Magnetic resonance imaging (MRI), also known as nuclear magnetic resonance imaging, is a technique for creating detailed images of the human body.
The technique uses a very powerful magnet to align the nuclei of atoms inside the body, and a variable magnetic field that causes the atoms to resonate, a phenomenon called nuclear magnetic resonance. The nuclei produce their own rotating magnetic fields that a scanner detects and uses to create an image.
MRI is used to diagnose a variety of disorders, such as strokes, tumors, aneurysms, spinal cord injuries, multiple sclerosis and eye or inner ear problems, according to the Mayo Clinic. It is also widely used in research to measure brain structure and function, among other things.
"What makes MRI so powerful is, you have really exquisite soft tissue, and anatomic, detail," said Dr. Christopher Filippi, a diagnostic radiologistat North Shore University Hospital, Manhasset, New York. The biggest benefit of MRI compared with other imaging techniques (such as CT scans) is, there's no risk of ionizing radiation, Filippi told Live Science.
How it works
The human body is mostly water. Water molecules (H20) contain hydrogen nuclei (protons), which become aligned in a magnetic field. An MRI scanner applies a very strong magnetic field (about 0.2 to 3 teslas, or roughly a thousand times the strength of a typical fridge magnet), which aligns the proton "spins."
The scanner also produces a radio frequency current that creates a varying magnetic field. The protons absorb the energy from the variable field and flip their spins. When the field is turned off, the protons gradually return to their normal spin, a process called precession. The return process produces a radio signal that can be measured by receivers in the scanner and made into an image, Filippi explained.
Protons in different body tissues return to their normal spins at different rates, so the scanner can distinguish among tissues. The scanner settings can be adjusted to produce contrasts between different body tissues. Additional magnetic fields are used to localize body structures in 3D. There are many forms of MRI, but diffusion MRI and functional MRI (fMRI) are two of the most common.
This form of MRI measures how water molecules diffuse through body tissues. Certain disease processes — such as a stroke or tumor — can restrict this diffusion, so this method is often used to diagnose them, Filippi said. Diffusion MRI has only been around for about 15 to 20 years, he added.
In neurons, molecules tend to diffuse along neural fibers, so the direction of diffusion parallels the fibers themselves. A recent method called diffusion tensor imaging (DTI) allows researchers to measure diffusion in multiple directions, and can be used, for example, to map connectivity between brain areas.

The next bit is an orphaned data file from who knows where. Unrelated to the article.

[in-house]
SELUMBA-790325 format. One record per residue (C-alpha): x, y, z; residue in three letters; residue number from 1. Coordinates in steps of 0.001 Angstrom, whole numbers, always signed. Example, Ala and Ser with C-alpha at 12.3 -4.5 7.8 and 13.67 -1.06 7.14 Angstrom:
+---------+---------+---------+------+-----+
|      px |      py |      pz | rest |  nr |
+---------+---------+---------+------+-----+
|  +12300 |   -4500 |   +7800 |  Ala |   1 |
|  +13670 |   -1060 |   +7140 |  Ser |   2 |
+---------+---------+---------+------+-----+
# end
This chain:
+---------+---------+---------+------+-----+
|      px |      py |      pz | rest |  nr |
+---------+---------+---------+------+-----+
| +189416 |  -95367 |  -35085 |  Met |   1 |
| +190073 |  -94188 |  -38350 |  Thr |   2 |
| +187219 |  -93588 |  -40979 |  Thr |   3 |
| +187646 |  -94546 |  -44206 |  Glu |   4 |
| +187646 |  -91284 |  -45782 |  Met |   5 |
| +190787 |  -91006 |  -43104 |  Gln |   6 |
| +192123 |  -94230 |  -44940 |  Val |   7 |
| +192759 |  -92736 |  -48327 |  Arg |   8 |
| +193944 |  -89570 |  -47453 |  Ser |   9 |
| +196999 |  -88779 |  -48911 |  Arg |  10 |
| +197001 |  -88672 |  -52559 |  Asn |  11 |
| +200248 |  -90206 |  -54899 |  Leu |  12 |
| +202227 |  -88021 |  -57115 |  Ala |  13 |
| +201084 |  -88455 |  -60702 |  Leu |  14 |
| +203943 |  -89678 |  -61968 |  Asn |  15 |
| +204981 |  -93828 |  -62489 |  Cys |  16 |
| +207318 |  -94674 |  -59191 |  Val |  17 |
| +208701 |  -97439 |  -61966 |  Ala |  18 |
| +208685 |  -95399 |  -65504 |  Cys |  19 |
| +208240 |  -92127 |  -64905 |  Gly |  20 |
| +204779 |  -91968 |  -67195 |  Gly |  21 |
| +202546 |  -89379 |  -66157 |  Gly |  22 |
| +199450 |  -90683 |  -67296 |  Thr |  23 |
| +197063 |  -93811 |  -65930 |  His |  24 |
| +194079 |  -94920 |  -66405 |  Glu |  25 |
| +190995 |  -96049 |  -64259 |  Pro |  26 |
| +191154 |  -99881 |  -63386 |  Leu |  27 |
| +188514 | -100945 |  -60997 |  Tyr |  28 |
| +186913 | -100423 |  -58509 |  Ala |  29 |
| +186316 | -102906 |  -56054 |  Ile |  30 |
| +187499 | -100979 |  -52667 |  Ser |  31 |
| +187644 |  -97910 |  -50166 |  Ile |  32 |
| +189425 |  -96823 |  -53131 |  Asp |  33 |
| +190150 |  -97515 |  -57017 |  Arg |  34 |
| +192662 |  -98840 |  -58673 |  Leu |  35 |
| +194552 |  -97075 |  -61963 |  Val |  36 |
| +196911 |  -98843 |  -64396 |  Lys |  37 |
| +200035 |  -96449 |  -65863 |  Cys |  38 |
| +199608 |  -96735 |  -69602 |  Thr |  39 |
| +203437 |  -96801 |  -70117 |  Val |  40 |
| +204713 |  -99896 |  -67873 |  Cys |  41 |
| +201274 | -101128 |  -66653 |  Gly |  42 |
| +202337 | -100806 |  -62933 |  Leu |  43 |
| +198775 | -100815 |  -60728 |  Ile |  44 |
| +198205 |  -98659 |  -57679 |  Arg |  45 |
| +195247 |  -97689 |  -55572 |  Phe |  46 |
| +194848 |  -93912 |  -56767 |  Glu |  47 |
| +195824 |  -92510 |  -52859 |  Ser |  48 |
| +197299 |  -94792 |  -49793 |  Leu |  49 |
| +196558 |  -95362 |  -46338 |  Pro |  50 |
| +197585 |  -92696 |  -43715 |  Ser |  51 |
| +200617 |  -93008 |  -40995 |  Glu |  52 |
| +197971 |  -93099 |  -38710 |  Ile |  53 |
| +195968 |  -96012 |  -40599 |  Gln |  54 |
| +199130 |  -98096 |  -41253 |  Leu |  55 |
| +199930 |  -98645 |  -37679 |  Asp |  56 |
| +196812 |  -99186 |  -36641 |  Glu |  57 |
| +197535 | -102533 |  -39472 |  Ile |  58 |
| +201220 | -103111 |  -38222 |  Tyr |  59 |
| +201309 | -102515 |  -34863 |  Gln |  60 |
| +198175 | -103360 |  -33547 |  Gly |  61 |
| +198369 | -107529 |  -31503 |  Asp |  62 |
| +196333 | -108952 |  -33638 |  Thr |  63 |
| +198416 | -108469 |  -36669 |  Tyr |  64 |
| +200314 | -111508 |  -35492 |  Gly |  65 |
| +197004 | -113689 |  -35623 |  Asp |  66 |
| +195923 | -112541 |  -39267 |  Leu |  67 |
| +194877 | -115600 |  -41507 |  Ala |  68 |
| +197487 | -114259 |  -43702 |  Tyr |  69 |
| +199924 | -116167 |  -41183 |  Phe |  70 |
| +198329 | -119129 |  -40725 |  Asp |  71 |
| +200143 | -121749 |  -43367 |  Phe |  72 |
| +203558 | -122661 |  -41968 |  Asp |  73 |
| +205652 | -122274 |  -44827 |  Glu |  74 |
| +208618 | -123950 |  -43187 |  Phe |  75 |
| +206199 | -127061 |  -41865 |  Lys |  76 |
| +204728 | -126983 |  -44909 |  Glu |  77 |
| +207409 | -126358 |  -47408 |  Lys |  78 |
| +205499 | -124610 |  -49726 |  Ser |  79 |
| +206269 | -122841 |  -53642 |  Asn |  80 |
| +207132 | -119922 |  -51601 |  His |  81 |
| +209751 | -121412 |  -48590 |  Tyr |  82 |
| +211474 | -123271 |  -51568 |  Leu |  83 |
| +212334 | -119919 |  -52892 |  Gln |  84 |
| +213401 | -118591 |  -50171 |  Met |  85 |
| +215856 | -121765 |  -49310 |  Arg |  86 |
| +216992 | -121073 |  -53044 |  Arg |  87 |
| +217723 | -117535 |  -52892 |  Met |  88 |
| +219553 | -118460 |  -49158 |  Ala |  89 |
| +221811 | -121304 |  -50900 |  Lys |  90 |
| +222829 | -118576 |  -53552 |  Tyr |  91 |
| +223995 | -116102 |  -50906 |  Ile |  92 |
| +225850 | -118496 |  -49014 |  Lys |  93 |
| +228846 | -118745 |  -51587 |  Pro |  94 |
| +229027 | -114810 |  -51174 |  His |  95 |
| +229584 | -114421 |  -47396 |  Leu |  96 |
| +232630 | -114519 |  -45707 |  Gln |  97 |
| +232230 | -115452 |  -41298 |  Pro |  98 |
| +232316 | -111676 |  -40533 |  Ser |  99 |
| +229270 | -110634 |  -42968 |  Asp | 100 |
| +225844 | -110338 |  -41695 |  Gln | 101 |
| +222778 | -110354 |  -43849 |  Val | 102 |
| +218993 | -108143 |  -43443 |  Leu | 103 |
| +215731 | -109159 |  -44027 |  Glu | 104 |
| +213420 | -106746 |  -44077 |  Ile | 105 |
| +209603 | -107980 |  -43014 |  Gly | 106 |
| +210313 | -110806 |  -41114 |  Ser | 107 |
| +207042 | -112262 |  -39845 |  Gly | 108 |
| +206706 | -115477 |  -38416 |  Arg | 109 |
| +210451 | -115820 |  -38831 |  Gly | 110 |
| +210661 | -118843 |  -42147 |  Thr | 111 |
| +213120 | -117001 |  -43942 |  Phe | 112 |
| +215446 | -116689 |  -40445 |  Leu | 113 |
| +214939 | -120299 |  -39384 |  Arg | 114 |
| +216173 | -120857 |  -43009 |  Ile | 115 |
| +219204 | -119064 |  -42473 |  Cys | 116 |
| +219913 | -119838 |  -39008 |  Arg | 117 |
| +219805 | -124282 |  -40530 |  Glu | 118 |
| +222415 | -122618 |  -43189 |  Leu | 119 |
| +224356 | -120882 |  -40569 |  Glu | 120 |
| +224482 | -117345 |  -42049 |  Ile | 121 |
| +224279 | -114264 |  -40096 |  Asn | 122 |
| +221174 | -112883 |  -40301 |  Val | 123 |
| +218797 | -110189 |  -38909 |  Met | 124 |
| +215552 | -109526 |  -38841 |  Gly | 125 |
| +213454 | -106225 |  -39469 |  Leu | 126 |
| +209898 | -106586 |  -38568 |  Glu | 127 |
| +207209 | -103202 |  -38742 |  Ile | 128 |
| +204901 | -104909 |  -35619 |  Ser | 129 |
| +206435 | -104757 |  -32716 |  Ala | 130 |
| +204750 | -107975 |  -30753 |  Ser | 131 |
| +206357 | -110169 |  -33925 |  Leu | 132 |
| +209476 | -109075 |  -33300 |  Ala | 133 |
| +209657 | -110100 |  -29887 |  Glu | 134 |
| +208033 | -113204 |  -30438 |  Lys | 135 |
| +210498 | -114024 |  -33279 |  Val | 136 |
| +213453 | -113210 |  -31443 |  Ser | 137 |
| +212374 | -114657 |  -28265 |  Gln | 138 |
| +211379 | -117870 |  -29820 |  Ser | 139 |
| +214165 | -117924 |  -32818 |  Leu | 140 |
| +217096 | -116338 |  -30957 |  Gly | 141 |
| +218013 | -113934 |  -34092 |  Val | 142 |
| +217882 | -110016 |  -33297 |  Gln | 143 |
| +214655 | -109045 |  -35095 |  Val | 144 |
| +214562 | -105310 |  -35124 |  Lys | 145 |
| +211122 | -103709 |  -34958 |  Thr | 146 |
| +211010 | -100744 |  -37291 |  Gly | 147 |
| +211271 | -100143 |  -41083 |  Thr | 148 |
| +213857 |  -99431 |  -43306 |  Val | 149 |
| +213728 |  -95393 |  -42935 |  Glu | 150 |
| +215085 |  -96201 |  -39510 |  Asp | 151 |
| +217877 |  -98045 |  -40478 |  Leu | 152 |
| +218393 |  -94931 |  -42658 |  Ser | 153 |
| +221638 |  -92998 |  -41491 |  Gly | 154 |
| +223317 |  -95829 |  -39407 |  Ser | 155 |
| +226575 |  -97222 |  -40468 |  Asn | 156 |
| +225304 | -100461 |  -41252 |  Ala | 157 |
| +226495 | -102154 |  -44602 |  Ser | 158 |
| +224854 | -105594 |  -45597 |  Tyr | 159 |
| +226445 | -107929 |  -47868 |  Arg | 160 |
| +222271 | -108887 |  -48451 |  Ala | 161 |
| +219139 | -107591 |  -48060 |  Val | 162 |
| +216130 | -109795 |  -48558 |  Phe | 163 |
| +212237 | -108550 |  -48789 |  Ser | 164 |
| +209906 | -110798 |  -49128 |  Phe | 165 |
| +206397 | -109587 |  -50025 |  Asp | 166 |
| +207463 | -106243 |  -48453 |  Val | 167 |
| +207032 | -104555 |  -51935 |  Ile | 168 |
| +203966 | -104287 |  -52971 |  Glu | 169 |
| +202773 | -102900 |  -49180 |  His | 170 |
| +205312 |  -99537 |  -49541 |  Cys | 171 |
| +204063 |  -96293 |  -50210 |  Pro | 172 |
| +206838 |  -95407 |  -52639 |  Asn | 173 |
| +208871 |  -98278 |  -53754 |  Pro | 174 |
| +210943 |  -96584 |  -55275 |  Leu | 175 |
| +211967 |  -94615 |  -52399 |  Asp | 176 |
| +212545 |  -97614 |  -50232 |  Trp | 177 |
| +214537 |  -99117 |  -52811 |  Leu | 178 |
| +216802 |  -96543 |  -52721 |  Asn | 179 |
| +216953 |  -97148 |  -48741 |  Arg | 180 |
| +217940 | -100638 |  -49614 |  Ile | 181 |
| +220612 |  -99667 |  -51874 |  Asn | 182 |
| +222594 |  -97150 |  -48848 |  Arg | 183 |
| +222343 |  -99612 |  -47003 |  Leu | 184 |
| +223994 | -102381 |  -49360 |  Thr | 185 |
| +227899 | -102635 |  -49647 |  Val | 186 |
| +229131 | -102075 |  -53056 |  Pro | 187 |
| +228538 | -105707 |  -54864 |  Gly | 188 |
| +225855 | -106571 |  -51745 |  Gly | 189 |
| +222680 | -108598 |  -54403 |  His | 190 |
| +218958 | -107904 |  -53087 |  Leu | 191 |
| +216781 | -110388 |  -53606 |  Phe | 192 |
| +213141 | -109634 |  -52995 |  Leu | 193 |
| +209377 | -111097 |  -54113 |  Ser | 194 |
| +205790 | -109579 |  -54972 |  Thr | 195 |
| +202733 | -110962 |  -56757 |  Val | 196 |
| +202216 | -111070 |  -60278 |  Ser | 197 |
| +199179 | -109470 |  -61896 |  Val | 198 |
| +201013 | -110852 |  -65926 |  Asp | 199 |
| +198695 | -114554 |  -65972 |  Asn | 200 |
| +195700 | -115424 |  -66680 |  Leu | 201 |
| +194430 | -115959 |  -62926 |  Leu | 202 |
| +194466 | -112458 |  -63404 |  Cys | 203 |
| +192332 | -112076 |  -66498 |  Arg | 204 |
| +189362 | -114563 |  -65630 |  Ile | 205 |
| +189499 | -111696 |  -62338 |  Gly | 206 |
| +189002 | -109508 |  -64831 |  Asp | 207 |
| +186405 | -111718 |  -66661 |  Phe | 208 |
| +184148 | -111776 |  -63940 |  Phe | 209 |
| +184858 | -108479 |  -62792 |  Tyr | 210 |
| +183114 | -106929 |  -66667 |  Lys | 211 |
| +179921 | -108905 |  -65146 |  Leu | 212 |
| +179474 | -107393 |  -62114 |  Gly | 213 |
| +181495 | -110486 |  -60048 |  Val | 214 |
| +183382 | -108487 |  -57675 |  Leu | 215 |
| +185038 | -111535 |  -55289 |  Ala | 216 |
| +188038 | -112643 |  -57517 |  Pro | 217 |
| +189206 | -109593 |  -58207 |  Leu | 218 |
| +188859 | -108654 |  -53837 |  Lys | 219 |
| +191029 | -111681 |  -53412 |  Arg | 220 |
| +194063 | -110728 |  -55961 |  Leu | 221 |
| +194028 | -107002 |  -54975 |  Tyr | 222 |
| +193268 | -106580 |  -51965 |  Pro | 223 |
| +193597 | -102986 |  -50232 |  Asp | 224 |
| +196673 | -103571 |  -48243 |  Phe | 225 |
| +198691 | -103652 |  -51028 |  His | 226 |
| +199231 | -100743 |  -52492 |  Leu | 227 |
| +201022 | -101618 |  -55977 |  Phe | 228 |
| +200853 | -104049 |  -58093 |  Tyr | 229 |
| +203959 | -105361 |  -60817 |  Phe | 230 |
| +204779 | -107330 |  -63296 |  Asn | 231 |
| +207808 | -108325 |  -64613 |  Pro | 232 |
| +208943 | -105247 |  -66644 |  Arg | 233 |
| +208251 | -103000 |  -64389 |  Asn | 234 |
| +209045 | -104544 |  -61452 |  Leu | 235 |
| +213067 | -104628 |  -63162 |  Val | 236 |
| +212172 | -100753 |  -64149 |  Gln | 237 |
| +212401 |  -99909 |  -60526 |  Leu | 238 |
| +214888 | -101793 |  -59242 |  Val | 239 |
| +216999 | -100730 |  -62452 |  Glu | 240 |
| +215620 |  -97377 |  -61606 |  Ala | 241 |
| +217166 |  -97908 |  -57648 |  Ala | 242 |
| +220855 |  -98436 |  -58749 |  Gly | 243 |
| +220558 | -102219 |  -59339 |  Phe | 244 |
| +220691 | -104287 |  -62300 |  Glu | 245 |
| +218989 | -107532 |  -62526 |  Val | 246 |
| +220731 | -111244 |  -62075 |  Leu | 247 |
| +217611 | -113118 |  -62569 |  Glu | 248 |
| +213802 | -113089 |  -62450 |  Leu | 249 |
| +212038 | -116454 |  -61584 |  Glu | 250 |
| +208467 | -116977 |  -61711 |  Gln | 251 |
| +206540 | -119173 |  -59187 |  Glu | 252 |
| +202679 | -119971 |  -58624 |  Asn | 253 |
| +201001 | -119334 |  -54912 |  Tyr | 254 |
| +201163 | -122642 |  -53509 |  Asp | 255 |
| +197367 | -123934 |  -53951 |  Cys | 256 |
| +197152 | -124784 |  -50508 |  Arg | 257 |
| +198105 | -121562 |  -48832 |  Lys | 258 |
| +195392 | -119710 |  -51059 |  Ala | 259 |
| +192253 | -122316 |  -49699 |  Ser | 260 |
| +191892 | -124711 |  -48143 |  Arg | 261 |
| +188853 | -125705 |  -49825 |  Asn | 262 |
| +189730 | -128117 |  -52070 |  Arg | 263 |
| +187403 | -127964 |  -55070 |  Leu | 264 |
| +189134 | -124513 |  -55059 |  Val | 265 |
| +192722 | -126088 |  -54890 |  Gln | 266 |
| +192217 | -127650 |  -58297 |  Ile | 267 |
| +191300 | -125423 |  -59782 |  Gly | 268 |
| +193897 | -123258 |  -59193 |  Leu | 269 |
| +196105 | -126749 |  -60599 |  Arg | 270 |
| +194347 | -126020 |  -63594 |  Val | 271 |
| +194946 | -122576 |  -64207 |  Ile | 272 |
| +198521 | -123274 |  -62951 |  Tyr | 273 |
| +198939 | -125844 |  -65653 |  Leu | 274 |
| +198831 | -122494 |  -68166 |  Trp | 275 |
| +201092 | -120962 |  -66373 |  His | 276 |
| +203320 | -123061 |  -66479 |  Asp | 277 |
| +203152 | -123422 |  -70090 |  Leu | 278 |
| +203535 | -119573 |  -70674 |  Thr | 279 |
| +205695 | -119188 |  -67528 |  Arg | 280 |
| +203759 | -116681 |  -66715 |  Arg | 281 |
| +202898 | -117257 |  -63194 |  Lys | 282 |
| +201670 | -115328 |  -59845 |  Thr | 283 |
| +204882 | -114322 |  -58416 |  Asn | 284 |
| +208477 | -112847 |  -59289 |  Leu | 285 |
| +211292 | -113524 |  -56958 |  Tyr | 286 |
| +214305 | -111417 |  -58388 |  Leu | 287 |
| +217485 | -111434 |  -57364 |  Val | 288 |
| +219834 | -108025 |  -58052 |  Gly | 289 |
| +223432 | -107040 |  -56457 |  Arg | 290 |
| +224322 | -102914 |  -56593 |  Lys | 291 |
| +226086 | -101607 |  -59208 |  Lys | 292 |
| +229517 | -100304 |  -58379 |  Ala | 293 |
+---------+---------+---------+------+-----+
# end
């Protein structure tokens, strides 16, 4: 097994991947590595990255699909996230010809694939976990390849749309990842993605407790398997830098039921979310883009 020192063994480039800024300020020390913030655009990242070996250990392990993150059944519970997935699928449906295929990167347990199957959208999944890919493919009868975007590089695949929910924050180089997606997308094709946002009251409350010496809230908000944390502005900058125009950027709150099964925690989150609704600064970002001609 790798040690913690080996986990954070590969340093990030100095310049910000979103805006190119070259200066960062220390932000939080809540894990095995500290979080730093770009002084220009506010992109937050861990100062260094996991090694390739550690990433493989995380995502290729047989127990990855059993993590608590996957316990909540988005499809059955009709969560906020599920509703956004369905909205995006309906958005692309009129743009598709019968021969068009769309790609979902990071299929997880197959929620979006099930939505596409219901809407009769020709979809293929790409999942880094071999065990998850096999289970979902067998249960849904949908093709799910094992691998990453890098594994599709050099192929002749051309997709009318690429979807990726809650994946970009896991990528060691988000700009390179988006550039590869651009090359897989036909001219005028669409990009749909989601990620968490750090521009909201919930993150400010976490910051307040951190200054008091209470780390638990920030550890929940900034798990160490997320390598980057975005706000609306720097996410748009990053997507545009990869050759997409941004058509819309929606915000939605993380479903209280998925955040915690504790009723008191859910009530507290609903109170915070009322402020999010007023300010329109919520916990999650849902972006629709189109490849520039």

In addition to structural imaging, MRI can also be used to visualize functional activity in the brain. Functional MRI, or fMRI, measures changes in blood flow to different parts of the brain. The main form of fMRI involves blood-oxygen-level dependent (BOLD) contrast. BOLD signals are widely used as a proxy for brain activity, because neurons use more oxygen when they're active. This technique has been especially useful in neuroscience — "It has really revolutionized how we study the brain," Filippi said.
Increasingly, researchers are using fMRI and DTI together, Filippi said. They use fMRI to map brain activity, and use DTI to map tracts of white matter — the connective cables of the brain.
Unlike other imaging forms like X-rays or CT scans, MRI doesn't use ionizing radiation. The imaging method is increasingly being used to image fetuses during pregnancy, and no adverse effects on the fetus have been demonstrated, Filippi said.
Still, the procedure can have risks, and medical societies don't recommend using MRI as the first stage of diagnosis.
Because MRI uses strong magnets, any kind of magnetic metal implant poses a hazard. The implant can move or heat up in the field. Several patients with pacemakers who underwent MRI scans have died, patients should always be asked about any implants before getting scanned. Many implants today are "MR-safe," however, Filippi said.
The constant flipping of magnetic fields can stimulate peripheral nerves, and some volunteers report feeling a twitching sensation in their extremities during the switching. The flipping also produces clicking or beeping noises, so ear protection is necessary in the scanner room.
The radio frequency energy transmitted by the scanner can be absorbed by the body, causing heating. To prevent this from happening, there are limits on the transmitter rates than can be used.
Future of MRI
MRI methods are constantly improving. "There are always new [magnetic] pulse sequences and different ways to image different body parts," Filippi said. Techniques are becoming much more quantitative, and smaller and smaller regions can be imaged — scientists can now image brain areas down to 1 millimeter thickness, he said.